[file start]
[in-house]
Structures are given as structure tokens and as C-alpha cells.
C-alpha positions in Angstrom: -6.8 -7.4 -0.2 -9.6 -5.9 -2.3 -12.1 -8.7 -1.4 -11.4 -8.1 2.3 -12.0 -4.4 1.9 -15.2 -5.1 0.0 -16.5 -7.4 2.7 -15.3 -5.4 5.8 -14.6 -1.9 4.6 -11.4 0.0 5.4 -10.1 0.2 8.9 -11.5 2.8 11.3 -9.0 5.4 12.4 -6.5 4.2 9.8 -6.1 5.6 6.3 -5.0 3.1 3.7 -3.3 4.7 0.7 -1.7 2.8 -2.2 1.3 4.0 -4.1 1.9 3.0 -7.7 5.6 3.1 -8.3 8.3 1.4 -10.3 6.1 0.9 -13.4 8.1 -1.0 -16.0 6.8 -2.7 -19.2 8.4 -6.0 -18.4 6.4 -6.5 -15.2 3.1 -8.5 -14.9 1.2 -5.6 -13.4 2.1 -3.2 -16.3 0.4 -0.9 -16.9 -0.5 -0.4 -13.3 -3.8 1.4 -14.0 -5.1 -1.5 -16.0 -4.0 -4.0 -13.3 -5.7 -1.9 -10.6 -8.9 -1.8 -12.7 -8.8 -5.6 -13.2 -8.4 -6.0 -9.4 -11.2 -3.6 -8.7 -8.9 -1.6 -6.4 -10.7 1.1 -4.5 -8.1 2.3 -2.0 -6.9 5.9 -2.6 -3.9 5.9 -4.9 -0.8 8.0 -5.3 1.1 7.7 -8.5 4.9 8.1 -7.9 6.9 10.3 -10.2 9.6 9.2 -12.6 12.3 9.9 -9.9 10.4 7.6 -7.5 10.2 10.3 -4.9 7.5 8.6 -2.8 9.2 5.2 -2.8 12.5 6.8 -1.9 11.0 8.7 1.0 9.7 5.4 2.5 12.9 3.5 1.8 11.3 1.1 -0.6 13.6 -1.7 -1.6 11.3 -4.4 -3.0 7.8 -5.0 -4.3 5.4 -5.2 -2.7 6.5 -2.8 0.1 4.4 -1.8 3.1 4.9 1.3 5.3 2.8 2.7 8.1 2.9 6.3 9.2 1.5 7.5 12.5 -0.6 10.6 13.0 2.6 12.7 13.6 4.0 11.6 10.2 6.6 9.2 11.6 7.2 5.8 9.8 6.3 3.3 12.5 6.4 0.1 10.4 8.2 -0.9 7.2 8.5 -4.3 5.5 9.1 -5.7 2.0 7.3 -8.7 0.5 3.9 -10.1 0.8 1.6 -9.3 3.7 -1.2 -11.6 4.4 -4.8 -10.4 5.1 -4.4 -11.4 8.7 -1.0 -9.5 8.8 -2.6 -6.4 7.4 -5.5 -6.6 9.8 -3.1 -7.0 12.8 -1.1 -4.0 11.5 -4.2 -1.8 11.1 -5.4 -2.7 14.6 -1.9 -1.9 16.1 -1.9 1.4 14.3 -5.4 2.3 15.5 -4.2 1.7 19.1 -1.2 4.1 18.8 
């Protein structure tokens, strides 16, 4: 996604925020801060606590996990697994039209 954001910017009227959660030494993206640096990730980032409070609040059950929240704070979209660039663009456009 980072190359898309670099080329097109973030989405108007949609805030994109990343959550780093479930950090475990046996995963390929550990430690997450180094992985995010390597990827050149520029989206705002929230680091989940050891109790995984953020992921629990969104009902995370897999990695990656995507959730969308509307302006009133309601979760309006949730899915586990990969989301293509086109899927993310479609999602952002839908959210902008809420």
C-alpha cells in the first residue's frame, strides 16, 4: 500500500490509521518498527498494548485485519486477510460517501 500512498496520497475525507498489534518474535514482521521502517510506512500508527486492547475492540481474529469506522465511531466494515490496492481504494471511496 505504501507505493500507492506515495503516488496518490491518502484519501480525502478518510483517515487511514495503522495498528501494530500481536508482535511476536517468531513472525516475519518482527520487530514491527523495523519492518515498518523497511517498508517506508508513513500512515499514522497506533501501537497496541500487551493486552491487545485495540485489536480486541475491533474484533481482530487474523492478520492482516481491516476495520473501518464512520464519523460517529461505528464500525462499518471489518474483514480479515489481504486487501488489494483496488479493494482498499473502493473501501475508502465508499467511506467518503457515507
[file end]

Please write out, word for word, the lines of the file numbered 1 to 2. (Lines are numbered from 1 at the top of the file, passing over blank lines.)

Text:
[in-house]
Structures are given as structure tokens and as C-alpha cells.